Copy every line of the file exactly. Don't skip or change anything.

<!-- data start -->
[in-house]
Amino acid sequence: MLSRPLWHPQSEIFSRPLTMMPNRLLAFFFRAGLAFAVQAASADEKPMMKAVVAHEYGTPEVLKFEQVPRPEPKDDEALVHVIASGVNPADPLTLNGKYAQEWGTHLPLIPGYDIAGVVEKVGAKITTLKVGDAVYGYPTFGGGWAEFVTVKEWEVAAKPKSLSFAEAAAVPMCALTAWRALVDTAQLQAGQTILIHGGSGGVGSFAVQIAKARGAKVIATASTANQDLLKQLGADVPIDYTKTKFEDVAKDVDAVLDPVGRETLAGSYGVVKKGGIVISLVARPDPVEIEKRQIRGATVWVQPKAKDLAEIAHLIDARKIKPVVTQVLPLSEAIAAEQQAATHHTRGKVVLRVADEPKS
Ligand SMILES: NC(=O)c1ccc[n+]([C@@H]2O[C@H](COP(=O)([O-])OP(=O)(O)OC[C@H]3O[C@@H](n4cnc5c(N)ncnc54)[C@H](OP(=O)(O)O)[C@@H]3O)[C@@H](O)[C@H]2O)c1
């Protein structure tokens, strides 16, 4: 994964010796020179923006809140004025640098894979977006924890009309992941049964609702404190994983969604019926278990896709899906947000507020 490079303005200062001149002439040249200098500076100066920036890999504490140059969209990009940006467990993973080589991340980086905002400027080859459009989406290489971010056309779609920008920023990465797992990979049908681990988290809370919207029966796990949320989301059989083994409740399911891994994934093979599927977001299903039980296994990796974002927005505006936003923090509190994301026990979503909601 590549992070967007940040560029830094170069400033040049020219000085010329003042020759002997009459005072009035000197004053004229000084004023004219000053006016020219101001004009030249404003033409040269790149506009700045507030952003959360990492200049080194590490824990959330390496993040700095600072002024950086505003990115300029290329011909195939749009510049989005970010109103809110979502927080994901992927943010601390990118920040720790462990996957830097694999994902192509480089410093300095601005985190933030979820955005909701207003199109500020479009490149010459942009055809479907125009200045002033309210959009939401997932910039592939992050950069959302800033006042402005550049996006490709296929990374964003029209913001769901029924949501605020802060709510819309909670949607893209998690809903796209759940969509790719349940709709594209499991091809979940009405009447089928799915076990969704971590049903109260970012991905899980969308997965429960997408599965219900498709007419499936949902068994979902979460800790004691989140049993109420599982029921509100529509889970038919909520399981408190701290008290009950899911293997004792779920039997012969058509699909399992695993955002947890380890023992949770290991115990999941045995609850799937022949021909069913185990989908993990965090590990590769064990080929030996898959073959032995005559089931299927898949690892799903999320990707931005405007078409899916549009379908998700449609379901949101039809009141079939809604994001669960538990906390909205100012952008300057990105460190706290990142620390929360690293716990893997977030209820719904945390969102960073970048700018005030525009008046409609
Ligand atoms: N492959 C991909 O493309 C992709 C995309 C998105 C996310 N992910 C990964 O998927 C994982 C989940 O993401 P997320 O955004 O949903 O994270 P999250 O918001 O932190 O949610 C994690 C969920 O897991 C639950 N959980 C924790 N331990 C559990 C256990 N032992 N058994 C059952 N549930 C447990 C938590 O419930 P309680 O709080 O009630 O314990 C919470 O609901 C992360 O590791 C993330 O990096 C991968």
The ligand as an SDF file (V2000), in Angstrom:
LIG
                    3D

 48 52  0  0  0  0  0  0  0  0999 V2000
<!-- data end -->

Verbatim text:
[in-house]
Amino acid sequence: MLSRPLWHPQSEIFSRPLTMMPNRLLAFFFRAGLAFAVQAASADEKPMMKAVVAHEYGTPEVLKFEQVPRPEPKDDEALVHVIASGVNPADPLTLNGKYAQEWGTHLPLIPGYDIAGVVEKVGAKITTLKVGDAVYGYPTFGGGWAEFVTVKEWEVAAKPKSLSFAEAAAVPMCALTAWRALVDTAQLQAGQTILIHGGSGGVGSFAVQIAKARGAKVIATASTANQDLLKQLGADVPIDYTKTKFEDVAKDVDAVLDPVGRETLAGSYGVVKKGGIVISLVARPDPVEIEKRQIRGATVWVQPKAKDLAEIAHLIDARKIKPVVTQVLPLSEAIAAEQQAATHHTRGKVVLRVADEPKS
Ligand SMILES: NC(=O)c1ccc[n+]([C@@H]2O[C@H](COP(=O)([O-])OP(=O)(O)OC[C@H]3O[C@@H](n4cnc5c(N)ncnc54)[C@H](OP(=O)(O)O)[C@@H]3O)[C@@H](O)[C@H]2O)c1
């Protein structure tokens, strides 16, 4: 994964010796020179923006809140004025640098894979977006924890009309992941049964609702404190994983969604019926278990896709899906947000507020 490079303005200062001149002439040249200098500076100066920036890999504490140059969209990009940006467990993973080589991340980086905002400027080859459009989406290489971010056309779609920008920023990465797992990979049908681990988290809370919207029966796990949320989301059989083994409740399911891994994934093979599927977001299903039980296994990796974002927005505006936003923090509190994301026990979503909601 590549992070967007940040560029830094170069400033040049020219000085010329003042020759002997009459005072009035000197004053004229000084004023004219000053006016020219101001004009030249404003033409040269790149506009700045507030952003959360990492200049080194590490824990959330390496993040700095600072002024950086505003990115300029290329011909195939749009510049989005970010109103809110979502927080994901992927943010601390990118920040720790462990996957830097694999994902192509480089410093300095601005985190933030979820955005909701207003199109500020479009490149010459942009055809479907125009200045002033309210959009939401997932910039592939992050950069959302800033006042402005550049996006490709296929990374964003029209913001769901029924949501605020802060709510819309909670949607893209998690809903796209759940969509790719349940709709594209499991091809979940009405009447089928799915076990969704971590049903109260970012991905899980969308997965429960997408599965219900498709007419499936949902068994979902979460800790004691989140049993109420599982029921509100529509889970038919909520399981408190701290008290009950899911293997004792779920039997012969058509699909399992695993955002947890380890023992949770290991115990999941045995609850799937022949021909069913185990989908993990965090590990590769064990080929030996898959073959032995005559089931299927898949690892799903999320990707931005405007078409899916549009379908998700449609379901949101039809009141079939809604994001669960538990906390909205100012952008300057990105460190706290990142620390929360690293716990893997977030209820719904945390969102960073970048700018005030525009008046409609
Ligand atoms: N492959 C991909 O493309 C992709 C995309 C998105 C996310 N992910 C990964 O998927 C994982 C989940 O993401 P997320 O955004 O949903 O994270 P999250 O918001 O932190 O949610 C994690 C969920 O897991 C639950 N959980 C924790 N331990 C559990 C256990 N032992 N058994 C059952 N549930 C447990 C938590 O419930 P309680 O709080 O009630 O314990 C919470 O609901 C992360 O590791 C993330 O990096 C991968």
The ligand as an SDF file (V2000), in Angstrom:
LIG
                    3D

 48 52  0  0  0  0  0  0  0  0999 V2000